Responsible Choices, Responsible Summer

It’s almost summer, the time of the year when more leisurely schedules, chances to be spontaneous, and family time are upon us. As kids anticipate moving up to a new grade in the fall, summer provides an opportunity for them to exercise increased independence and with this independence comes responsibility.

Even though school may be out for the summer, the teaching and learning continues, especially when it comes to lessons on responsibility. This summer assign yourself some homework to continue conversations with your kids about making responsible choices because when kids are empowered, they’re more likely to say “YES” to a healthy lifestyle and “NO” to underage drinking.

Suggest Activities to Encourage Responsible Decision Making

Unstructured days provide kids with free time to exercise their autonomy but be sure to provide some structure through check-ins. Asking, “what are you up to tomorrow?” during dinner or asking about the day’s plans each morning gets kids thinking about their options and encourages them to make sure they are communicated to you. As you listen to the possibilities for the day, encourage good decision-making and set clear rules and expectations.

If your kid has no plans, suggest a couple of sets of activities they can choose from such as walking the dog or mowing the lawn, reading a book or completing summer work, spending time with friends at the pool or playing outside. Giving your child the ability to decide between two activities encourages them to make responsible choices and provides some structure before monotony sets in and all the days look the same.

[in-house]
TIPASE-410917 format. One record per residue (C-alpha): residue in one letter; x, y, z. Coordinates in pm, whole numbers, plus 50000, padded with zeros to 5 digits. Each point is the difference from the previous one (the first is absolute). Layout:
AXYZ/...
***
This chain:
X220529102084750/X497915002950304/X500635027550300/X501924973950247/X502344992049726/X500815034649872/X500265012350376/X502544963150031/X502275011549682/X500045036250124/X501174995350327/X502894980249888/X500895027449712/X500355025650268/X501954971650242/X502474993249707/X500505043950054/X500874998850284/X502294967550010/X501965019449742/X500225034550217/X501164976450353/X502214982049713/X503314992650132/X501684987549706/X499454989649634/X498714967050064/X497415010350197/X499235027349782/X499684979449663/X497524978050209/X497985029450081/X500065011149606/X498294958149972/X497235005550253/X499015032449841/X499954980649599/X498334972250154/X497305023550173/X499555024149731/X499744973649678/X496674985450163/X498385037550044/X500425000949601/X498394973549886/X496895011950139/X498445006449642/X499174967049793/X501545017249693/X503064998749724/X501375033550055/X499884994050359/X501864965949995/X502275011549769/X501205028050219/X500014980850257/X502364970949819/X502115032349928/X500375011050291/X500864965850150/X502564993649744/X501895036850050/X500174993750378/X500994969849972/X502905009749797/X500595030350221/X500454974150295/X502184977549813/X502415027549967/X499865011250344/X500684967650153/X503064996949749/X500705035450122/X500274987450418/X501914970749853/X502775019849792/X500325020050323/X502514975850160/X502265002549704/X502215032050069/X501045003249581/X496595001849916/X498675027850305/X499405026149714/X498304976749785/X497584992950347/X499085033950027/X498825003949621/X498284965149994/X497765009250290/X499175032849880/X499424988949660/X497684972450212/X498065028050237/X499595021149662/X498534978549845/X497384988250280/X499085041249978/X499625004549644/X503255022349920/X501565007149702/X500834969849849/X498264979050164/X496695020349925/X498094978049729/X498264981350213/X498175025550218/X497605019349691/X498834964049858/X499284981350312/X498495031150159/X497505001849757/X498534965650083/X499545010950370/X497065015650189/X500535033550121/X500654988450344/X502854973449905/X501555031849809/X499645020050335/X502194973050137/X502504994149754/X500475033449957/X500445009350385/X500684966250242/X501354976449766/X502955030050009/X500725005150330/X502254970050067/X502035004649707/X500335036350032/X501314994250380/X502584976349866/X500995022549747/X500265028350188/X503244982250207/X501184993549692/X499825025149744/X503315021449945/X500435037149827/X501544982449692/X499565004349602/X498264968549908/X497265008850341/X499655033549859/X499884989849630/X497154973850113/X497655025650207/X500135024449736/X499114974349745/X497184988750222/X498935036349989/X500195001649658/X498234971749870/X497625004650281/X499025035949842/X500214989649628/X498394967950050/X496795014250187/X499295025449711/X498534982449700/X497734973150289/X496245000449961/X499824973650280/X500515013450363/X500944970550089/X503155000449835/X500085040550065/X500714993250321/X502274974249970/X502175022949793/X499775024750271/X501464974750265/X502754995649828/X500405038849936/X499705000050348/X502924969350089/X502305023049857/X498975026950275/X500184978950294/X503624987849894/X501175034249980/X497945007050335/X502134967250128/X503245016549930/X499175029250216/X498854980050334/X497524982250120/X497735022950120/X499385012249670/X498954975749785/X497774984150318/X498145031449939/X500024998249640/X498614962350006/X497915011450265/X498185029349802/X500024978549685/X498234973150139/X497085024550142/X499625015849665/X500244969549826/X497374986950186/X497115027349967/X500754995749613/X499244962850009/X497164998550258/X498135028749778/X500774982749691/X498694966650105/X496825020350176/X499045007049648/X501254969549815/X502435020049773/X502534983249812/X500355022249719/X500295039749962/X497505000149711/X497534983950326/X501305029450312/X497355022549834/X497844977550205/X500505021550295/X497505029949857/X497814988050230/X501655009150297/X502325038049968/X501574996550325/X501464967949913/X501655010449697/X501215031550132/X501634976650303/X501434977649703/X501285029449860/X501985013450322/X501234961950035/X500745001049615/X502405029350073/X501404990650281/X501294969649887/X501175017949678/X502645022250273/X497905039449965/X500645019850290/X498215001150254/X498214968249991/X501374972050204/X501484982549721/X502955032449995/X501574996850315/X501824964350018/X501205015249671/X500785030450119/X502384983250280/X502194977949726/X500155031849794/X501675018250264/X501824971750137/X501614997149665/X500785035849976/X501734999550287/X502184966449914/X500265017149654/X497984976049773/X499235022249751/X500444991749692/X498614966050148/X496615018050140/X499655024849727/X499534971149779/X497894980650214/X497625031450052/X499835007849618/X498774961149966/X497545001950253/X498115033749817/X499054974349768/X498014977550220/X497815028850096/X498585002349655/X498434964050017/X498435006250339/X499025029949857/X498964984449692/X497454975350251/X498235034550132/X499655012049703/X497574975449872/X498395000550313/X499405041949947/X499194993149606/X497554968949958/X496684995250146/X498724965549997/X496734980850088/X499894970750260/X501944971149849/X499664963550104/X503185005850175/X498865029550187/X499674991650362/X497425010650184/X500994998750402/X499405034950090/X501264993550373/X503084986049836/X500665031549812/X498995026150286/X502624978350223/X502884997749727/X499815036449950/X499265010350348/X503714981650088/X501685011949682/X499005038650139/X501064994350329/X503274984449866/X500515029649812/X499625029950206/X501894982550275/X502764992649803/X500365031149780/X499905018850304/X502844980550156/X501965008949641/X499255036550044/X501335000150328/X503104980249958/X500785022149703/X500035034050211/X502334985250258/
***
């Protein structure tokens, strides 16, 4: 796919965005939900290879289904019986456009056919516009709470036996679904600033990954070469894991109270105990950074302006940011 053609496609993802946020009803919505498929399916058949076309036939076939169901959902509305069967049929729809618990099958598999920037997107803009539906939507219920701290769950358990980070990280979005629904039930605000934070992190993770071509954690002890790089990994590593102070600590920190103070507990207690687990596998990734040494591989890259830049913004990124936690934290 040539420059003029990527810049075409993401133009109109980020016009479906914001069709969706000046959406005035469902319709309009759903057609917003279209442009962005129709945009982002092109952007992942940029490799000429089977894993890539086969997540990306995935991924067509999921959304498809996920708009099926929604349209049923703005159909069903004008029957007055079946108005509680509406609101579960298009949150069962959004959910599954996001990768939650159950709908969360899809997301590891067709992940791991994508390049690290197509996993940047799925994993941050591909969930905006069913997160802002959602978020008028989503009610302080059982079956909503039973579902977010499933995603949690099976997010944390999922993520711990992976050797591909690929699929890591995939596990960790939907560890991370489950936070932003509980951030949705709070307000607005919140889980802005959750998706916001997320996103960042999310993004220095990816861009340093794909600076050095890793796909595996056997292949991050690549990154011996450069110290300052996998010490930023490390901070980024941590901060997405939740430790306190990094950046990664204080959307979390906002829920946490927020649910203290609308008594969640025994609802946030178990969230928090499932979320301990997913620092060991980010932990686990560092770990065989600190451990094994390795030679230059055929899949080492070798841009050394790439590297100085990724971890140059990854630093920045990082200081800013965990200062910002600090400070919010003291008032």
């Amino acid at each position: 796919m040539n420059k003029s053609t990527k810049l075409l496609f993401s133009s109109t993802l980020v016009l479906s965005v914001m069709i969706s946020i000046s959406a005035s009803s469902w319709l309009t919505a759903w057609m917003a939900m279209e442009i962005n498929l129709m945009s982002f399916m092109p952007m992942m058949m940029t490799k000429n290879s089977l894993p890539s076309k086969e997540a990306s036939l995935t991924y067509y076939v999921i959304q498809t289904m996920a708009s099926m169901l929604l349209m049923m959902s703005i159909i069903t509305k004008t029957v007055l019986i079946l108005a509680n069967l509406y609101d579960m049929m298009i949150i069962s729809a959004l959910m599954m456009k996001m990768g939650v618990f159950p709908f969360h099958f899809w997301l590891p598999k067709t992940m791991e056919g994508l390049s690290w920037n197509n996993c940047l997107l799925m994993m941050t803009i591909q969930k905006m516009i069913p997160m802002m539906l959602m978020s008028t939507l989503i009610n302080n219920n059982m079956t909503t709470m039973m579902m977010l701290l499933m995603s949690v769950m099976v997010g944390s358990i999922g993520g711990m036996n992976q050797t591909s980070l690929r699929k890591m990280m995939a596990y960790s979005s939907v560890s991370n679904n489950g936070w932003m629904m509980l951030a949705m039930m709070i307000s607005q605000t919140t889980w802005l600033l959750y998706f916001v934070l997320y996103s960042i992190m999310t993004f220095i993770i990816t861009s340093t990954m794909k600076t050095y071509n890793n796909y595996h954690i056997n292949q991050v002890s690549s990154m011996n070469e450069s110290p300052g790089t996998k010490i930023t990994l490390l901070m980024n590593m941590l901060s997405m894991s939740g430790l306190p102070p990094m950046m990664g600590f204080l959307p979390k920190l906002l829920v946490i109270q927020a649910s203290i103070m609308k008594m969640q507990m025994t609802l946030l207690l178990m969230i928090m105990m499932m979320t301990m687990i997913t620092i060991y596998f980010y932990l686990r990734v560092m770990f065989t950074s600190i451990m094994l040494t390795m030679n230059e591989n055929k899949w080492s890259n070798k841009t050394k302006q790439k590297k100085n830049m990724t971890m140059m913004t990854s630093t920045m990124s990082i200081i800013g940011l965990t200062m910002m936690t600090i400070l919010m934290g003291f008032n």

Remind Them How You Can Help Them Stay Safe

The truth is that kids can find themselves in sticky situations where it feels hard to stand up to their friends. Help them stay safe by letting them know they can always use you as an excuse to get out of a situation because the bottom line is that we always want our kids to be safe.

Determine a single letter or an emoji that they can text you as a signal for help. Let them know when you get their signal, you’ll call them and ask them to come home immediately. Emphasize that calling for help and being safe is always an option and you will never regret them making that choice.

Answer Their Questions

Curiosity about alcohol may start at a young age, and often kids have questions based on what they have seen or are seeing. In the summer, kids may see cocktails at a summer soiree, the pool, or a ballgame. It makes sense that some of these questions are about alcohol, making it a perfect time to look for teachable moments about alcohol and responsibility.

Use current events or things they tell you their friends are discussing to spark conversation. Kids are more receptive to listening in the car, during a meal, or when you’re winding down for the day. 

Teach the Facts

What kids think they know about alcohol isn’t always true, so make sure they know the facts.  Asking open-ended questions will get your child talking so you can figure out what they do and don’t know.

 It’s also important for kids to understand why they’re not allowed to drink. Besides knowing alcohol is illegal to consume before the age of 21, they should understand how alcohol affects the developing brain. These answers to some of the most popular questions about alcohol are helpful in knowing how to respond to keep the conversation going.

Thank you for continuing conversations with your kids that empower them to say “YES” to a healthy lifestyle and “NO” to underage drinking. We wish you a wonderful summer filled with responsible choices!

-The Ask, Listen, Learn Team